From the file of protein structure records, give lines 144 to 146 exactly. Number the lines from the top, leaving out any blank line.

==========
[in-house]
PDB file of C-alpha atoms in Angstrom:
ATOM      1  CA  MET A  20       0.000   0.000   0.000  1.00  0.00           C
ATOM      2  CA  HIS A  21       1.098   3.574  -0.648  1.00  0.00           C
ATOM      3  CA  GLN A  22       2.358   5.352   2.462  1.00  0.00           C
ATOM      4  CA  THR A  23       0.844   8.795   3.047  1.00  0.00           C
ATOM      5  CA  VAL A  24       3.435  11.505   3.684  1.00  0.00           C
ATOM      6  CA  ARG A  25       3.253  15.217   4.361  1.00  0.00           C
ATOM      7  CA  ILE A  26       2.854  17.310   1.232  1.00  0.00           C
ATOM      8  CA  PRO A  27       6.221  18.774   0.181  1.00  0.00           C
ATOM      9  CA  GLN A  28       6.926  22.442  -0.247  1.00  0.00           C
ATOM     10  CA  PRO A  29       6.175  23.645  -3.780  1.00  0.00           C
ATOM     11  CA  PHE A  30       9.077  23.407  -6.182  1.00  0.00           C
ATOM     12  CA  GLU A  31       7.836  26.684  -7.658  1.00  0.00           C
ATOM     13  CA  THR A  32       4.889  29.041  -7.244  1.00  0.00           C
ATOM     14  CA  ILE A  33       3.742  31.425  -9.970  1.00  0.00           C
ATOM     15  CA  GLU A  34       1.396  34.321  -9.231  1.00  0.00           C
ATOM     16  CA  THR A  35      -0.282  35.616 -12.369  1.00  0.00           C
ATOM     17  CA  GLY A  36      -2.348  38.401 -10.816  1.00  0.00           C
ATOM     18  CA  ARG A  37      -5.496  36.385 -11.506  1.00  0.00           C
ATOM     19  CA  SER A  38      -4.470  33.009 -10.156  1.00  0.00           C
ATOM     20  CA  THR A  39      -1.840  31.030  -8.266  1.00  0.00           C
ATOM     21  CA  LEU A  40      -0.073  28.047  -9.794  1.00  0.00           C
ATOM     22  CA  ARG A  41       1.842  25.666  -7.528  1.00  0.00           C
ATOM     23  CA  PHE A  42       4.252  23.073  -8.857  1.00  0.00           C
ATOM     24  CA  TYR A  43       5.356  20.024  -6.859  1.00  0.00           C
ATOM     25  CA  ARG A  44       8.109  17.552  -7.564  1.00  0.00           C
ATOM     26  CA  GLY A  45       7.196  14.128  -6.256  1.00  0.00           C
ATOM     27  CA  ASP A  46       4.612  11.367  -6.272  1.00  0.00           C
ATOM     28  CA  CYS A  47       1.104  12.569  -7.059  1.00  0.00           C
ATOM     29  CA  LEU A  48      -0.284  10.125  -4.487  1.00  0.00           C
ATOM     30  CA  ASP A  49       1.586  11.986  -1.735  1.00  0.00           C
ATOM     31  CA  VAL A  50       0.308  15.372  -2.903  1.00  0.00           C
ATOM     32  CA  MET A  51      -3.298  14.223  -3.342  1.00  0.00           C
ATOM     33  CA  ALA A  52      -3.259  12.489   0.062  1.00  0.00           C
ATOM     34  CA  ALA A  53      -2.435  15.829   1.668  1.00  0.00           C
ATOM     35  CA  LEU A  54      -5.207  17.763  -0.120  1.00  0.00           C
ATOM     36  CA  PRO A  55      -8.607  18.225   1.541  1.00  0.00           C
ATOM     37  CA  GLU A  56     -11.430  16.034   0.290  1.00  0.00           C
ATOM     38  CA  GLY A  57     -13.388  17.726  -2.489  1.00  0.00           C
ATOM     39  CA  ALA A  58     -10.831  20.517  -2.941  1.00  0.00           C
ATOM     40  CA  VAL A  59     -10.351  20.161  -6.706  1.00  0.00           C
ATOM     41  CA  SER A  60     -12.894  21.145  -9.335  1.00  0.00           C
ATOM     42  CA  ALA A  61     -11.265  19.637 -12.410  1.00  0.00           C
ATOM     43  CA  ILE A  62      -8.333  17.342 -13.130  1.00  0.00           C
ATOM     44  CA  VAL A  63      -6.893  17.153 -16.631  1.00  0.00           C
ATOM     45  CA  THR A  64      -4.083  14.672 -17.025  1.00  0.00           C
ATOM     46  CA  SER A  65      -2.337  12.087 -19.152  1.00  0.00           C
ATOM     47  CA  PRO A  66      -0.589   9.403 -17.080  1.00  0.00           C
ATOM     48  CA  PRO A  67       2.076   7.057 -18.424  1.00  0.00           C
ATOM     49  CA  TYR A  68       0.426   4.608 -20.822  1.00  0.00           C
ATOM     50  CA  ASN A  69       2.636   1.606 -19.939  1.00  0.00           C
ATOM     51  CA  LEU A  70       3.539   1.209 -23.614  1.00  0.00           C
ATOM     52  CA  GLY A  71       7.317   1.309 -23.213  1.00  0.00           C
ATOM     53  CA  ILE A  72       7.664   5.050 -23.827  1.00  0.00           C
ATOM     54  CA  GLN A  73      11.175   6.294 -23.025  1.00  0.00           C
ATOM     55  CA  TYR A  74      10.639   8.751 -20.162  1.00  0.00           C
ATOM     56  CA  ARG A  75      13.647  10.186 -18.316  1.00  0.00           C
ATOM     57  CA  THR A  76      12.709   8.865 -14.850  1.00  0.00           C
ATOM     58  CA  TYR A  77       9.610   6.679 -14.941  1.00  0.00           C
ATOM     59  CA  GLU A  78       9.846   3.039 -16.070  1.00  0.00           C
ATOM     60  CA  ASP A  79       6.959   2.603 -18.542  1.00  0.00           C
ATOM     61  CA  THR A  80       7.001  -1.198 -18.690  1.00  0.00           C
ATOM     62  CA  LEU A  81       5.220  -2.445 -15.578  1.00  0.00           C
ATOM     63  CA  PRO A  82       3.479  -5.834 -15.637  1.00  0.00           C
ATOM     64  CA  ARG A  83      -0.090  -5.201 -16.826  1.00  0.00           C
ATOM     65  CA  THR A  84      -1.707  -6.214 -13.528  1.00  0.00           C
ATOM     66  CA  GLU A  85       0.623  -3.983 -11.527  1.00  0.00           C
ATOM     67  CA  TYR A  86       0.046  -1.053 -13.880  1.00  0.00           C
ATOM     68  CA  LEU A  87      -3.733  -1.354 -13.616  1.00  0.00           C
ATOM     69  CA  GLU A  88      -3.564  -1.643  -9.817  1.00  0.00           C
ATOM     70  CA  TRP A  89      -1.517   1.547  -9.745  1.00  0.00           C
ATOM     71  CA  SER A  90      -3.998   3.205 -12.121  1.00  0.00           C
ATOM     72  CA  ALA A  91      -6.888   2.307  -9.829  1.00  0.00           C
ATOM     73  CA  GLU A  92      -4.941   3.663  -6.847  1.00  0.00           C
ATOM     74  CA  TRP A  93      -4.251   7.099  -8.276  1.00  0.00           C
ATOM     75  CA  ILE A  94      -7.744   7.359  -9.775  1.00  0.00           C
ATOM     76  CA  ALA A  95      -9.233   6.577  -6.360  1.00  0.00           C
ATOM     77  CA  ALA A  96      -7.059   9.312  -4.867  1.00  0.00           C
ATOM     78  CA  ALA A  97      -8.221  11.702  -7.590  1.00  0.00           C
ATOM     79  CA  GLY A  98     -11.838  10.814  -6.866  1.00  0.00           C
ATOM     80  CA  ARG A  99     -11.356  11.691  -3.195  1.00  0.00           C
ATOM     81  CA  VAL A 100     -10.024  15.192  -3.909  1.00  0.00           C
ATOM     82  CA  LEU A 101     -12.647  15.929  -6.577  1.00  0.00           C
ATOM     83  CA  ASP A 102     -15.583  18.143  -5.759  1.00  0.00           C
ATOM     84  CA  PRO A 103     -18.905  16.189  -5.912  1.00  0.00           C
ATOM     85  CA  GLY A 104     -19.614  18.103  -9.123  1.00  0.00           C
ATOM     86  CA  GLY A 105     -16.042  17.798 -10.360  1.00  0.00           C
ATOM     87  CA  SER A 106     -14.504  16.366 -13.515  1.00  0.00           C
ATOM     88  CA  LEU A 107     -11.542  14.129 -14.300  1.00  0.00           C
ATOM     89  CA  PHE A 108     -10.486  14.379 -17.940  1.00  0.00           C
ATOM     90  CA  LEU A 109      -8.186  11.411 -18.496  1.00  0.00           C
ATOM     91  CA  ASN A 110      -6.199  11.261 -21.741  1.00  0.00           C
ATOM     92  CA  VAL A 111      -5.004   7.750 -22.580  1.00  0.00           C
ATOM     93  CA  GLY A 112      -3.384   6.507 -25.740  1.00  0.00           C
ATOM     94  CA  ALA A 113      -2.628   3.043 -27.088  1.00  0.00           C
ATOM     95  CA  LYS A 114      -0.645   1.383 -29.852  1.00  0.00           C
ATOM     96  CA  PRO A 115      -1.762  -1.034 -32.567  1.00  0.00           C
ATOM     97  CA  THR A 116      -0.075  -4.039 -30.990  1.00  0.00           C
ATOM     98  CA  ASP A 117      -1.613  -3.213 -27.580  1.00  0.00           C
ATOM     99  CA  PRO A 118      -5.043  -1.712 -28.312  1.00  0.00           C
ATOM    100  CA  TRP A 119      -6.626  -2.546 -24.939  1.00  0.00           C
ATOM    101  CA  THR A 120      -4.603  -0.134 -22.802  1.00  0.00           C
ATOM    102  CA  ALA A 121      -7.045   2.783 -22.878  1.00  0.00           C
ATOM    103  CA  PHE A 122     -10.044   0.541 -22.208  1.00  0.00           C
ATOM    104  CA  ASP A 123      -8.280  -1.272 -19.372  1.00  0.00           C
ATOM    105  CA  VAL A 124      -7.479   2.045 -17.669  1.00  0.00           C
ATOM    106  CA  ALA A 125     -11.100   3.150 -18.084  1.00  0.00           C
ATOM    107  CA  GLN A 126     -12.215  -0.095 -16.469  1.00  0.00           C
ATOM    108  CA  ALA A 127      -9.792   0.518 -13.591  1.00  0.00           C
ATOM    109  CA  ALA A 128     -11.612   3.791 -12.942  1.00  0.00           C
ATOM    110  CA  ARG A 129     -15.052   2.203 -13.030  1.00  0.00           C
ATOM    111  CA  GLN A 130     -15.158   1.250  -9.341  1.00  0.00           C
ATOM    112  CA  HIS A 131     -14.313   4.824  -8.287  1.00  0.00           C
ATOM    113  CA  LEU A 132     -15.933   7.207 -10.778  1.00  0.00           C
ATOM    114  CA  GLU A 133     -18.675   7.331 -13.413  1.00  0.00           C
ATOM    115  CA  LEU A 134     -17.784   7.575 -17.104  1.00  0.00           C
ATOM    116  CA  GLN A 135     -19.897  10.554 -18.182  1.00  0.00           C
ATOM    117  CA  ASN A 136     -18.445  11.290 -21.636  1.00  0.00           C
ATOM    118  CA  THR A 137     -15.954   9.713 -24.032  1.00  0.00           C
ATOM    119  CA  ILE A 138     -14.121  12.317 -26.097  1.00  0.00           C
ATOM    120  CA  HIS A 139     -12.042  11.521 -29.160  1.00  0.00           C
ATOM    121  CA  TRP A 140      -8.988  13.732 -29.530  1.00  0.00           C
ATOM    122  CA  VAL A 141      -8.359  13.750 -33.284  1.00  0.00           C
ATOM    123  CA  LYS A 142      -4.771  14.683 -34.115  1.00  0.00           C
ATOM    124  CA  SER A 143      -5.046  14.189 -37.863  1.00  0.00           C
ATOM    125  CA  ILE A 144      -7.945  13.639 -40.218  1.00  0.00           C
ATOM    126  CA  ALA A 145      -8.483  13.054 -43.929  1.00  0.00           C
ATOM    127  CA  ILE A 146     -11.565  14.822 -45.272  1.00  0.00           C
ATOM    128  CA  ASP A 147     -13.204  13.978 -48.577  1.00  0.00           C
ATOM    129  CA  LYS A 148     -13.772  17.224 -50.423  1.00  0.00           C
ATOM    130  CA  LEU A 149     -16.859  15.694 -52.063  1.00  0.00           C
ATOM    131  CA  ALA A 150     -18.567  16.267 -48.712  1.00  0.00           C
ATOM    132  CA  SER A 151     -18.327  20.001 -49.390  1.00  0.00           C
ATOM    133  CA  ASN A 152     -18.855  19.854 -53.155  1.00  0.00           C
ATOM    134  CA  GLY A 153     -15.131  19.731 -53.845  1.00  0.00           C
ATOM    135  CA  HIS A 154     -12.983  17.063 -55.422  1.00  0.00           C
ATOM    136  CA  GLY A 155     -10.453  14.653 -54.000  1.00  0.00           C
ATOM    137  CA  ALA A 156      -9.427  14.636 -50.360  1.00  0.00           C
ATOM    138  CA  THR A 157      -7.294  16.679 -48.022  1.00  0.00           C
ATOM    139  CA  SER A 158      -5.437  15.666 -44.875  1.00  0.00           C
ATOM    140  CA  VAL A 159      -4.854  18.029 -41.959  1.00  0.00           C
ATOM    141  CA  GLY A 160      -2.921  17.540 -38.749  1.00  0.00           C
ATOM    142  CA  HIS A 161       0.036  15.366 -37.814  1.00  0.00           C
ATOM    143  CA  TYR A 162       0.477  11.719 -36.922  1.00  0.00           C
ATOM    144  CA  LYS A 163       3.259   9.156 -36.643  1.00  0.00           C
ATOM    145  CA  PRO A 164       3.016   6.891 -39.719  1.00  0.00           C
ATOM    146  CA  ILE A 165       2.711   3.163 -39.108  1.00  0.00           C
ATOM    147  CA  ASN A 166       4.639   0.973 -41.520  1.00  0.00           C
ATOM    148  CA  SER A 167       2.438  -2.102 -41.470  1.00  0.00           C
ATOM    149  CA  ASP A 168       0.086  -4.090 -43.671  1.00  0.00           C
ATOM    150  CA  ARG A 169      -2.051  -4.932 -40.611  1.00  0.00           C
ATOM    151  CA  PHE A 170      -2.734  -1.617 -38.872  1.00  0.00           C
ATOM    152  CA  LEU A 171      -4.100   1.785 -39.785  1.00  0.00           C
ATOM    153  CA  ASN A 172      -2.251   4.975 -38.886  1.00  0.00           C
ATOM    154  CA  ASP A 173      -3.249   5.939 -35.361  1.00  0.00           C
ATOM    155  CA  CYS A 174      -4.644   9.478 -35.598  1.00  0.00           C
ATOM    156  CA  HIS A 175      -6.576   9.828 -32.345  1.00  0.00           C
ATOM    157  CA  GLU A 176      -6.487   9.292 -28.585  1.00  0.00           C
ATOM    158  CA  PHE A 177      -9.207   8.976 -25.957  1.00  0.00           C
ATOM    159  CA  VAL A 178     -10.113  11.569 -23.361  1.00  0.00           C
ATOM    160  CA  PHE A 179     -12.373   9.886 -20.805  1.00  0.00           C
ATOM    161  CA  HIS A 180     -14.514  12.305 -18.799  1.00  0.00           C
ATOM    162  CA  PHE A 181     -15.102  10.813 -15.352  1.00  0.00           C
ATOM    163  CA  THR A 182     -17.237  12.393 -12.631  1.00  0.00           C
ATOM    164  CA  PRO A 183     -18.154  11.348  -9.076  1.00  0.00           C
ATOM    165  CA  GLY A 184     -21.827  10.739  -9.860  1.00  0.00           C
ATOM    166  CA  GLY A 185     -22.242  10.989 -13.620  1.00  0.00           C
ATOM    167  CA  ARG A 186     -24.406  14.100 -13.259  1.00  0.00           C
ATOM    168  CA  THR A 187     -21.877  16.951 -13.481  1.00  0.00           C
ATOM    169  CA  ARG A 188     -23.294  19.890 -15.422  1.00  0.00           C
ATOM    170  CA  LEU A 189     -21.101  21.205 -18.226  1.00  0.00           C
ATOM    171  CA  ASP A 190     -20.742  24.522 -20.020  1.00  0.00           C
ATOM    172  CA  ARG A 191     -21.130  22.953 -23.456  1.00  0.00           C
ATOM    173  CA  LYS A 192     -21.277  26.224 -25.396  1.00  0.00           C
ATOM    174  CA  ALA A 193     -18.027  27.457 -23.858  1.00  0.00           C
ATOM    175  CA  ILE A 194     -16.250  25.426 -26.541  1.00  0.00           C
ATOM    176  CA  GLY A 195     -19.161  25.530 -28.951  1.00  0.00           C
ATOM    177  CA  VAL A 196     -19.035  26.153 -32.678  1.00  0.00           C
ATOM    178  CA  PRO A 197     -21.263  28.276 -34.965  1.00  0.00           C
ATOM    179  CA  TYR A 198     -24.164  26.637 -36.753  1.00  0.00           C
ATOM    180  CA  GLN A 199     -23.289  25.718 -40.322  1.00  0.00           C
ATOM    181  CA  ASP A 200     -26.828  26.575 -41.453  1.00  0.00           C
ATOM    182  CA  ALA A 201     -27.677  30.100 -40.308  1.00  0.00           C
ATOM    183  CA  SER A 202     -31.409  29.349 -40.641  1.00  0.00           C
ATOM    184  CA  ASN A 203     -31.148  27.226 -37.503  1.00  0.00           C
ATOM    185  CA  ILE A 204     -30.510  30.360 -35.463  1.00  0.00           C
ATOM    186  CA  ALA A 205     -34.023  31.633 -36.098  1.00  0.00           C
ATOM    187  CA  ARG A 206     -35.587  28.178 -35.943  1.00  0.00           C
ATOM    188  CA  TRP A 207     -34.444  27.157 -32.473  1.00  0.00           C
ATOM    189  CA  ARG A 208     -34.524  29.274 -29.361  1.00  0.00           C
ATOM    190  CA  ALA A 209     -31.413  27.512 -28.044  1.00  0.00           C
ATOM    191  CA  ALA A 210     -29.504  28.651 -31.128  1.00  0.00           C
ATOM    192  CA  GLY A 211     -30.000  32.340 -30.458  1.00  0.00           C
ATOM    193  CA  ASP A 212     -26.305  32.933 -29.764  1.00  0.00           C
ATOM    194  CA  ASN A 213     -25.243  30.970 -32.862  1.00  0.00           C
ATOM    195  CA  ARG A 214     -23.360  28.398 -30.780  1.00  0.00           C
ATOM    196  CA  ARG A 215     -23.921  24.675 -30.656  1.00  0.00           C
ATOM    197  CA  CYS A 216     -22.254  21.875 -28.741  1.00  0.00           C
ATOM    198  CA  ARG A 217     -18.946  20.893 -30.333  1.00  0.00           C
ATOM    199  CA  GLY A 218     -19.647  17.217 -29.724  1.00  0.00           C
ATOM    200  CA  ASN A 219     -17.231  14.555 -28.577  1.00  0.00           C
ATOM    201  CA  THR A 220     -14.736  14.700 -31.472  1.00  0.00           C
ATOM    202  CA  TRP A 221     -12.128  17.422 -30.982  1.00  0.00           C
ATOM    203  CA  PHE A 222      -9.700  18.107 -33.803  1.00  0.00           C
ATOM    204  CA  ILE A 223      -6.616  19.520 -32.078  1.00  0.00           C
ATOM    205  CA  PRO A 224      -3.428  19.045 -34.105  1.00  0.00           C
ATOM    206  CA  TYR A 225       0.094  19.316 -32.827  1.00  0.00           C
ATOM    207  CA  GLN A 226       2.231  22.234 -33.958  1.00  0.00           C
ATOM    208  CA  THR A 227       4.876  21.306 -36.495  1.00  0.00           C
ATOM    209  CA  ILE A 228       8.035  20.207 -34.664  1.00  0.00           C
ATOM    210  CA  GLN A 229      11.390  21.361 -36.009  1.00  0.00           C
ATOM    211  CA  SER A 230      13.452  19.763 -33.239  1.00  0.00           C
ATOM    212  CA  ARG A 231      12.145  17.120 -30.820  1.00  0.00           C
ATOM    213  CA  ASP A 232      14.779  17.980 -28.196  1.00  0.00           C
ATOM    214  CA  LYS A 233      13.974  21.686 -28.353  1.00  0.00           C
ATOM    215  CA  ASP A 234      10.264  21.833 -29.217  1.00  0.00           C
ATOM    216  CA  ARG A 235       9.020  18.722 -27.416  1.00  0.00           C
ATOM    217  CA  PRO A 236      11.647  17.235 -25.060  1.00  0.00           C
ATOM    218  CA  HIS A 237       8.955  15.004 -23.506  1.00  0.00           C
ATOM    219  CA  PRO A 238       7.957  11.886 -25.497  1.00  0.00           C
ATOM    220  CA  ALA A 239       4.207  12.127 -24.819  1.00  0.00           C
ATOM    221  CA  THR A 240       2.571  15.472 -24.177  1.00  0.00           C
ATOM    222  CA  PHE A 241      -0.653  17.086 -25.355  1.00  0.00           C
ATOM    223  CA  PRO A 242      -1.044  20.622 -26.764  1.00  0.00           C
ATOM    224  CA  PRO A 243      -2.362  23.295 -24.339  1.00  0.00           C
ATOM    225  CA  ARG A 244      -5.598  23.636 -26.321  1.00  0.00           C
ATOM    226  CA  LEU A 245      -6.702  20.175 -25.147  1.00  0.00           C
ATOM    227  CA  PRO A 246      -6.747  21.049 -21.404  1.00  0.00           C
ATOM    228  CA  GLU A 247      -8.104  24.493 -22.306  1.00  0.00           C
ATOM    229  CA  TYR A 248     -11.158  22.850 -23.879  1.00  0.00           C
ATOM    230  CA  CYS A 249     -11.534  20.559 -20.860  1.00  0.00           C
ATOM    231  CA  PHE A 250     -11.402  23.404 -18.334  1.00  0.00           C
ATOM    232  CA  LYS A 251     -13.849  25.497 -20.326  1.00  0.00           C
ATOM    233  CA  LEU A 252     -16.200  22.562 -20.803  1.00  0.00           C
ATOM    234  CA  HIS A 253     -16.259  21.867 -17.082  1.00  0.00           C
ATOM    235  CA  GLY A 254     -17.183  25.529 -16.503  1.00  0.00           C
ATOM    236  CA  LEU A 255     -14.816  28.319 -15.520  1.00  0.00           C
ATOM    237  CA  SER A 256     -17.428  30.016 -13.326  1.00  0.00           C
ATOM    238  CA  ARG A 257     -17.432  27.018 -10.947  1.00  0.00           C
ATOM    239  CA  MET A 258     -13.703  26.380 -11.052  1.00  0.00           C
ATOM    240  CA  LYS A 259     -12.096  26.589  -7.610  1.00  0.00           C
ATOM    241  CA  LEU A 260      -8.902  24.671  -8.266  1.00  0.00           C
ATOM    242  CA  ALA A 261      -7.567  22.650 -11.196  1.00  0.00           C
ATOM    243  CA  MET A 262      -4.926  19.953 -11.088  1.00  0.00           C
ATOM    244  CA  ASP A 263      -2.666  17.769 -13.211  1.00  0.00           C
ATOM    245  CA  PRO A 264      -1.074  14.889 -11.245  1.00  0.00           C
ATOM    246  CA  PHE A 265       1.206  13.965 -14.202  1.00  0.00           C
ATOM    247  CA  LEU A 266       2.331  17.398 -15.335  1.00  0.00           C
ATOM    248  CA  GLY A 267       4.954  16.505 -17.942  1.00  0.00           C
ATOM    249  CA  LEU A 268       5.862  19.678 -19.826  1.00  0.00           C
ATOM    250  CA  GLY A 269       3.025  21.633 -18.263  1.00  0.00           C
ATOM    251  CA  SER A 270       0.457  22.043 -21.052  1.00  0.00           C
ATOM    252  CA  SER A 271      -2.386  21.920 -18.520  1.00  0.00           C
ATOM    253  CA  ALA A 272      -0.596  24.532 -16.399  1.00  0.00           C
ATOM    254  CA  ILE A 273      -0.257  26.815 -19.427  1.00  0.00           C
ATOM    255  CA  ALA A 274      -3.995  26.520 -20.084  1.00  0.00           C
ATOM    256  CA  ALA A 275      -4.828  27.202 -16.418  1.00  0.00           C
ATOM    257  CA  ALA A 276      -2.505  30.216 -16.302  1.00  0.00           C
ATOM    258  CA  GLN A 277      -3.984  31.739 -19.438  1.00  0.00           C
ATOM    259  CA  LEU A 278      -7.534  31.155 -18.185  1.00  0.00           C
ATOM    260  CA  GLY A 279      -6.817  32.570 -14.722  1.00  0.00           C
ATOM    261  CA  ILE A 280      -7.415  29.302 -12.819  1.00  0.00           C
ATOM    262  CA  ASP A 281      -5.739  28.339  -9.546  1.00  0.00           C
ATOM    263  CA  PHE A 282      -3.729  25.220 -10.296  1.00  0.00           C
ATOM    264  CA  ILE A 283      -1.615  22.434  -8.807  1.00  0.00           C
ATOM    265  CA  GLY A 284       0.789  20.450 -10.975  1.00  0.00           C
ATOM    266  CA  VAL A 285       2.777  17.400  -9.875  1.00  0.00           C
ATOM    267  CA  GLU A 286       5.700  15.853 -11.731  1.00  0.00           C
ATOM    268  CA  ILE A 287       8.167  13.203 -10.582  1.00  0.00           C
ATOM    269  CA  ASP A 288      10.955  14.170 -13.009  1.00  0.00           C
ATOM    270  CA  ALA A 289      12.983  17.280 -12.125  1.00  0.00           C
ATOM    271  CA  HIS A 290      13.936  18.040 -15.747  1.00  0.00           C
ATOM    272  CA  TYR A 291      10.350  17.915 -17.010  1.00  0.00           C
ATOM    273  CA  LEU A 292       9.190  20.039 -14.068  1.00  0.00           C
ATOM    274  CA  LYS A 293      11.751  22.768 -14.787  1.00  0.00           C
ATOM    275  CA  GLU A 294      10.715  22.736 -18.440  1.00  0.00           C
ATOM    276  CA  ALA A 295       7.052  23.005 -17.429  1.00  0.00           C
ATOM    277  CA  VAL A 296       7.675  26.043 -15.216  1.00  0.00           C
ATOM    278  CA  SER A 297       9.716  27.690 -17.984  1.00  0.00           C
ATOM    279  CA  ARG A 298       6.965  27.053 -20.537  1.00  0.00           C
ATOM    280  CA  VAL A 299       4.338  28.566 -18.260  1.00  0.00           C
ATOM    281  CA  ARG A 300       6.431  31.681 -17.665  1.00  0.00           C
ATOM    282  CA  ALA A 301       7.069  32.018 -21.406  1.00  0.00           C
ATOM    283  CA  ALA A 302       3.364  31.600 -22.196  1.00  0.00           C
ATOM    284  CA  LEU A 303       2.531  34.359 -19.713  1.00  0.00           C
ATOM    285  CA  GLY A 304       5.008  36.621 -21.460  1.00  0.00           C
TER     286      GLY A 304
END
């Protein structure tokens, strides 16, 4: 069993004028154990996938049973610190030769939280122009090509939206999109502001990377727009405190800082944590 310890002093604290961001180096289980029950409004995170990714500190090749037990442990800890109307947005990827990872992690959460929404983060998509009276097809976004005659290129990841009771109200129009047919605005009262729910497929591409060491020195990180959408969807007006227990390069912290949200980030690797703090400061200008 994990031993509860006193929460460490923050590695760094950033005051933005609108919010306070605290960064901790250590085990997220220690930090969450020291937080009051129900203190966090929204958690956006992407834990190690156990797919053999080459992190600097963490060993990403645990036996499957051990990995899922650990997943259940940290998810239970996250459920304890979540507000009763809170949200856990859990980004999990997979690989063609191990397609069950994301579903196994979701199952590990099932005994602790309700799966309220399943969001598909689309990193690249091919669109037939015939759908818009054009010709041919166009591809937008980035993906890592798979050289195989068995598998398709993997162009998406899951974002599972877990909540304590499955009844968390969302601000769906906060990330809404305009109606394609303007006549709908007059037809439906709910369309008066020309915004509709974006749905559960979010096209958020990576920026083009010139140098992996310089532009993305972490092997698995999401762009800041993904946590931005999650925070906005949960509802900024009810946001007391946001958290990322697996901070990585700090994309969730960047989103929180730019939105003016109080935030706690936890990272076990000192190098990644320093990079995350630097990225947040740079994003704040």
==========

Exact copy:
ATOM    142  CA  HIS A 161       0.036  15.366 -37.814  1.00  0.00           C
ATOM    143  CA  TYR A 162       0.477  11.719 -36.922  1.00  0.00           C
ATOM    144  CA  LYS A 163       3.259   9.156 -36.643  1.00  0.00           C